Bill Frisell: The ECM Years
And that seemed to be it, as far as recording for ECM went: one record, and a feeling that he'd not made any kind of impression. "I was struggling along; nothing was happening," says Frisell. "I was playing weddings, and jam sessions with guys I knew from Boston. Every once in a while, through Mike Gibbs, there was a gig. There I met other ECM peopleBob Moses the drummer and [bassist] Steve Swallow. So I start to do a few thingslike, Bob would call for gigs, and then I met [saxophonists] Julius Hemphill and Jim Pepper, and other people I later played with more; but there were a couple years where things were discouraging. But at the same time, I was getting a little stronger with my own voice, so somewhere in there, a lot of things happened at once. I made this solo tapejust a little cassette that was myself, overdubbedand, without thinking anything would come of it, I sent it to Eberhard and Manfred, and so that went off into the mail.
"But then I got a call, one of the most important calls I ever got, at the lowest point of my career," Frisell continues. "[Drummer] Paul Motian called, another ECM person. I was rehearsing with Paul, and I sent this tape off, and that tape kinda got Eberhard more fired up about me; it kinda rekindled his interest in me. And he called me to do some duet gigs in Europeagain, totally improvised stuffand I went over there. And this was when I was also playing with Paul: we played six or seven gigsthe quintet with [saxophonists] Billy Drewes and Joe Lovano, and [bassist] Ed Schullerand did the album Psalm (ECM, 1982). That was, for me, the beginning of how Manfred and I connected.
"For me, Paul is one of the most important relationships I've ever had," Frisell continues. "He's not like my father, but almost. He's the guy, for me, where I get to do everything; he let me feel as if I was coming up with the stuff. It wouldn't have happened if it wasn't for him. We're still playing, and it feels like the first time we've played every time we play. I can't say enough about him.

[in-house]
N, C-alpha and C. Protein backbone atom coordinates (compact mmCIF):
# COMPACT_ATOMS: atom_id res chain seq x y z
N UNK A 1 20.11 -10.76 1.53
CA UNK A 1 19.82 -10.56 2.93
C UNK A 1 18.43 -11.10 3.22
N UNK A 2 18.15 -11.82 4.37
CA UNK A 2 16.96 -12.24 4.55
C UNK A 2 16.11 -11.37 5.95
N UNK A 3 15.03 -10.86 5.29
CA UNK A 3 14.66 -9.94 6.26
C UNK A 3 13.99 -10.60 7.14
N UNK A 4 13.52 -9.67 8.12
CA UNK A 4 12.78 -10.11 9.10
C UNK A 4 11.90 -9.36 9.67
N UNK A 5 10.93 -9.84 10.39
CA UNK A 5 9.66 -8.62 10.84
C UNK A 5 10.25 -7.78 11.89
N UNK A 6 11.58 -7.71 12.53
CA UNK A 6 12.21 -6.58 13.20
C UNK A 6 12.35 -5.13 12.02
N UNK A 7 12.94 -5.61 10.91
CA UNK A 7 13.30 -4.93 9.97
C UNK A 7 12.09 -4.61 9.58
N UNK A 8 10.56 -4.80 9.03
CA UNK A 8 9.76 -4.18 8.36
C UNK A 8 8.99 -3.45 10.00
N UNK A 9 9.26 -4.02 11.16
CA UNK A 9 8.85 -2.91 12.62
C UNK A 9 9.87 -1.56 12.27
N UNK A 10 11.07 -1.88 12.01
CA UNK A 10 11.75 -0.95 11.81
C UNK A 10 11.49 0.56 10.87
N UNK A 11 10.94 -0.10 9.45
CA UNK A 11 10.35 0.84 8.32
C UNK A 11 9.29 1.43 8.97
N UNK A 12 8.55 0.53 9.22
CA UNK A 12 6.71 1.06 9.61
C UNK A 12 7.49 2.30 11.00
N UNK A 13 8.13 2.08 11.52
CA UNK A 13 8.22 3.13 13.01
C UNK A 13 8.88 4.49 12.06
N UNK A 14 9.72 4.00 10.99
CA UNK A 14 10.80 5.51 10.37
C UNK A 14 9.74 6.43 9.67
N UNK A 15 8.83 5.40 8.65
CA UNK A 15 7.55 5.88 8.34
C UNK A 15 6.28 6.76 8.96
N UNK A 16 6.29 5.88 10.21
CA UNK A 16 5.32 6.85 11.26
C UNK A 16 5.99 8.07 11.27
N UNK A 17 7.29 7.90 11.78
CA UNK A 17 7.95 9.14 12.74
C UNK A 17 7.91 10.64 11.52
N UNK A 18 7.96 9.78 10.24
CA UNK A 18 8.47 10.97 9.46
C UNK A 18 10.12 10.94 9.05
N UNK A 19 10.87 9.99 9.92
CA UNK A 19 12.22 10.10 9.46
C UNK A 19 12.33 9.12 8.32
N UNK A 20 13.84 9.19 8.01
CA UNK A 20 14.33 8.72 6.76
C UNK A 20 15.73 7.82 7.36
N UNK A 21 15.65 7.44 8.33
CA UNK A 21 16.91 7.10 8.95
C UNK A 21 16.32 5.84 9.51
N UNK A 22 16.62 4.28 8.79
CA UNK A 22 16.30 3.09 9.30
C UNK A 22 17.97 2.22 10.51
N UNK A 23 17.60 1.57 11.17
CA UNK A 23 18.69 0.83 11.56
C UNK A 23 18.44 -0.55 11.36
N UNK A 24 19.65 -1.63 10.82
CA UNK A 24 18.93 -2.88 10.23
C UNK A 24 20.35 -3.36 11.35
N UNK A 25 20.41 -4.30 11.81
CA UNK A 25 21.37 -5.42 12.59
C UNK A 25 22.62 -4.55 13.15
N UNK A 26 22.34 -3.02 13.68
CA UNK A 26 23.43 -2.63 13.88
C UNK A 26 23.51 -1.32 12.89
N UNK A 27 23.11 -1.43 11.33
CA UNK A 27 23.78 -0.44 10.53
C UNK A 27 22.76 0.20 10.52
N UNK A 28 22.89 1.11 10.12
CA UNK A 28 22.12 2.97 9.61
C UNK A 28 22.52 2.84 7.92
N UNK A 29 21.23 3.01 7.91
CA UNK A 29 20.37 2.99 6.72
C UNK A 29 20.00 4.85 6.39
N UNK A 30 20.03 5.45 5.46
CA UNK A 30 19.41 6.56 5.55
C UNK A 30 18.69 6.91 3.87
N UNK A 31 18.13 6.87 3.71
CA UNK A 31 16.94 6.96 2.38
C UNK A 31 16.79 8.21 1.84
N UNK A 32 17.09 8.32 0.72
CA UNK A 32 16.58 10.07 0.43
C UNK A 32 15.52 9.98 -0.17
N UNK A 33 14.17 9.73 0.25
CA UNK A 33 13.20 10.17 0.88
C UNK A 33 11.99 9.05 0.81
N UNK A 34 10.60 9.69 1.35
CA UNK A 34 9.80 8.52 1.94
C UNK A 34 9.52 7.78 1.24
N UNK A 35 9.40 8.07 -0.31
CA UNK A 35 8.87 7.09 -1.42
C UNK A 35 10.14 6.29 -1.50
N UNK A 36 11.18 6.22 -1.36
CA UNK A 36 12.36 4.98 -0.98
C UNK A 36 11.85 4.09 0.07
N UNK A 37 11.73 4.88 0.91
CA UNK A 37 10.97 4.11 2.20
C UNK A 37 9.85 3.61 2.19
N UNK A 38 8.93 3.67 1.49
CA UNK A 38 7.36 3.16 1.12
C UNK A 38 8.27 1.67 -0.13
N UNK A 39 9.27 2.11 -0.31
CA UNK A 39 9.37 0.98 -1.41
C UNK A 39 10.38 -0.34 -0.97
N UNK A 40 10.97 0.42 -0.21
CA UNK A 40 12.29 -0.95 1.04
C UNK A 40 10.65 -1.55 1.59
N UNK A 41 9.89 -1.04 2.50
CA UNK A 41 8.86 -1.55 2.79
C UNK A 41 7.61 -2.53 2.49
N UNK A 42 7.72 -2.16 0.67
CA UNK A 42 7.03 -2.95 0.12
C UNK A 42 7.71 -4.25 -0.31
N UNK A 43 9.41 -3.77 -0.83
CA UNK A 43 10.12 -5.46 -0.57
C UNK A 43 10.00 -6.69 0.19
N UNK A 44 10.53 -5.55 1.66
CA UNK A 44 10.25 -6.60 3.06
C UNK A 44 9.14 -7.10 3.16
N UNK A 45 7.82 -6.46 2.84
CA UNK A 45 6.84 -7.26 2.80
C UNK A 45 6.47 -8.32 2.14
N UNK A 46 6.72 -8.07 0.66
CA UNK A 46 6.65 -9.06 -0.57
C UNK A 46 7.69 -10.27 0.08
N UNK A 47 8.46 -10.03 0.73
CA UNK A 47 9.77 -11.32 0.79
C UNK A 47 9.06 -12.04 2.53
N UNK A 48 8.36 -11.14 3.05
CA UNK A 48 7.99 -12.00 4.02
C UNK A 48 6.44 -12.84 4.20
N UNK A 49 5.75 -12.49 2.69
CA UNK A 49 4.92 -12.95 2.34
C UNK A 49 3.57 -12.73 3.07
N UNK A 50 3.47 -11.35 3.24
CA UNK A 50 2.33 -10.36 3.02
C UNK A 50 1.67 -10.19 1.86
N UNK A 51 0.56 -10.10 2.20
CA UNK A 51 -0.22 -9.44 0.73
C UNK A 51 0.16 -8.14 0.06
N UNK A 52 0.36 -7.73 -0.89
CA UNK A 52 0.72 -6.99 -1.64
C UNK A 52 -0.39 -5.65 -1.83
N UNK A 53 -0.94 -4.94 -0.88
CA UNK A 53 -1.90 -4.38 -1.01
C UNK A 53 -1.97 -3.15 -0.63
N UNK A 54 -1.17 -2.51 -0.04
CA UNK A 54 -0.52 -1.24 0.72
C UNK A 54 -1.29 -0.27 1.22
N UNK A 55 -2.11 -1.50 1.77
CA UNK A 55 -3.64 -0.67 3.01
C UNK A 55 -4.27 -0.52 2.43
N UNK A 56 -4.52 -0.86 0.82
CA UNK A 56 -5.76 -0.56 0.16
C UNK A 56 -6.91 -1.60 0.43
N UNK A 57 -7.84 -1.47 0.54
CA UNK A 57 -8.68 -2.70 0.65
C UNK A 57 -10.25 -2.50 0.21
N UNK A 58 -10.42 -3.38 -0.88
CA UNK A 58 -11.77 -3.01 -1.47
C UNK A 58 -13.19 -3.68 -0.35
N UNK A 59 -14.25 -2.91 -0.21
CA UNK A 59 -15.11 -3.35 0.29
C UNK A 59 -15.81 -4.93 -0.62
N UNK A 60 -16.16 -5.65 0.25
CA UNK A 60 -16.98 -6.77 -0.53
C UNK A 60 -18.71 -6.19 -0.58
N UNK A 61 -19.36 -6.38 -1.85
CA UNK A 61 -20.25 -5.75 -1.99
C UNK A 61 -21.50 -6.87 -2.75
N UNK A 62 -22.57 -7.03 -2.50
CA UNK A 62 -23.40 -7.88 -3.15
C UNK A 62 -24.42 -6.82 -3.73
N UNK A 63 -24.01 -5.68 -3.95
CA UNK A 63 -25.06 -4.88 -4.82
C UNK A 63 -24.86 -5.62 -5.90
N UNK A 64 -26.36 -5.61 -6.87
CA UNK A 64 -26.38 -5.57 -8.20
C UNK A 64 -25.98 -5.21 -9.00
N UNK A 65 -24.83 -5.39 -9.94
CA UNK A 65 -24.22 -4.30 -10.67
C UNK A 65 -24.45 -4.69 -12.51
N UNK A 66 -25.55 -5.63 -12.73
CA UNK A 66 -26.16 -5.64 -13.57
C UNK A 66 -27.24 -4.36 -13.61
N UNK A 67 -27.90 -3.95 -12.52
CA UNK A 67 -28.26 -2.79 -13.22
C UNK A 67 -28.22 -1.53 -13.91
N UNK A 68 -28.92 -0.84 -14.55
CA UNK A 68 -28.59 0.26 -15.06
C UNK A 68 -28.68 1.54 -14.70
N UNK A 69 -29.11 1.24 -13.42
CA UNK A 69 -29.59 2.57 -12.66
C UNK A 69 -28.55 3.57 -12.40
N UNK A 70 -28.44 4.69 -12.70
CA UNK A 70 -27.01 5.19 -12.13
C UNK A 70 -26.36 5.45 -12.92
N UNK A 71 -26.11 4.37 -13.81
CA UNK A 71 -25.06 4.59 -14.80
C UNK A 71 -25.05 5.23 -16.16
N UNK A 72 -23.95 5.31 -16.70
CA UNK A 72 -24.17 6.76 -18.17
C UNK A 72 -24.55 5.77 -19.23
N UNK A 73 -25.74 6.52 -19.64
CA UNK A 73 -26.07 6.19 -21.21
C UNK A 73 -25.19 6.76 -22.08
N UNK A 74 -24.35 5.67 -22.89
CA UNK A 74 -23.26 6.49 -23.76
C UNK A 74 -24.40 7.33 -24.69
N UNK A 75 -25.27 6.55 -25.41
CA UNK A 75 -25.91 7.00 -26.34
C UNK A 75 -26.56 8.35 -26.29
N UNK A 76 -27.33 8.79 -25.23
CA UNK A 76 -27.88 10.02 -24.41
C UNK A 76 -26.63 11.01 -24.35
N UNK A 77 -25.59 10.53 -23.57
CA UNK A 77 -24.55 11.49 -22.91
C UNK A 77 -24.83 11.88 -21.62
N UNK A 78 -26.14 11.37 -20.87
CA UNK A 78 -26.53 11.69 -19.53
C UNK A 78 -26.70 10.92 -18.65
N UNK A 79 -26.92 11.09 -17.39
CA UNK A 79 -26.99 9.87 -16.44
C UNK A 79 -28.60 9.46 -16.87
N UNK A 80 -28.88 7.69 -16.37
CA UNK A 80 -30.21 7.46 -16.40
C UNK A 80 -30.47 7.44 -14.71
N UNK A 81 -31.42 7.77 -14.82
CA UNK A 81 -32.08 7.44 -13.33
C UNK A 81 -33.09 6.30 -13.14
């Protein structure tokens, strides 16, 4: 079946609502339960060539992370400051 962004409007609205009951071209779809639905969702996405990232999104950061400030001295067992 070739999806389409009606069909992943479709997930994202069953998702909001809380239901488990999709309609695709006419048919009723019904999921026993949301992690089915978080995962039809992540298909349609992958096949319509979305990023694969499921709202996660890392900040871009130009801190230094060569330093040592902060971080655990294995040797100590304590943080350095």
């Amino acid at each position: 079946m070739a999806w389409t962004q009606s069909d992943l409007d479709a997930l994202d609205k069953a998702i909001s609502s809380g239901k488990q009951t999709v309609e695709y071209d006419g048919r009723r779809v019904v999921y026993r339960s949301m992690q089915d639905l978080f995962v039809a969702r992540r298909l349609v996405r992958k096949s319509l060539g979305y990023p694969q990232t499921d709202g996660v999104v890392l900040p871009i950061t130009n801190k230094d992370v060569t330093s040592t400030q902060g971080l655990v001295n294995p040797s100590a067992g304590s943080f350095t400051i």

"So I spent almost nine or ten months rehearsing with Paul before we ever did a gig; we did this in early in '81," says Frisell. "I did the duo concerts with Eberhard, and then I get a call from [bassist] Arild Andersen, out of the blue, because Manfred, through Eberhard, was told to check me out again. Arild had this gig in Molde at the end of the summer, and Manfred said [to Andersen], 'You should check out this guy Bill Frisell.' So, out of the blue, Arild called me. So, I went there in August of '81, and when I get to Arild's, my mind was being slowly blown, because I was playing with Paul, and then Arild called, and I go do that!
"Then I get to Arild's house, and we rehearsed a little bit, and he liked it; it was good," Frisell concludes. "Then the phone rang, and it was Manfred, to whom I hadn't talked to in three years. Manfred talked to Arild, asked how it was going, and he said, 'It's going great.' So Manfred gets on the phone and asks for me to do a solo recording, and I thought, 'Jesus Christ, this is insane.' There were so many things happening suddenly. That was August, and a couple months later we did a long European tour with Paul, when we recorded Psalm at the end, and before that tour, Eberhard had talked to [saxophonist] Jan Garbarek about me. So it was December, 1981 that I recorded Psalm with Paul. Then I flew from Munich to Stuttgart to Oslo, and met Jan and recorded Paths, Prints (ECM, 1982). And, at that point, things were clicking with Manfred; he was excited about my playing. My confidence level was going up and I was playing strong then."
After the tentativeness of Fluid Rustle, the release of Psalm, Paths, Prints, Weber's Later That Evening and Andersen's Molde Concert (ECM), all within months of each other in 1982, was as strong a quadruple punch as any guitarist has made in the past three decades. All became classic albums for their leaders, and Frisell's idiosyncratic, texturally expansive playing was the common thread that united them all. By this time, it was clear that Frisell could take any context and make it his own, with a distinctive harmonic language capable of reinventing anything he touched into something unmistakable, unfailingly recognizable as his.
The logical next step was to record his debut as a leader, but things didn't go exactly as planned. "My confidence was going up, but I'd never played alone beforeand still, to this day, playing by myself is very hard for me," Frisell reveals. "Music, for me, is about the chemical reaction that happens between people, the give and take. Most of the music I play has to do with the relationship between the people, and I don't know if I was ready for that [a solo recording].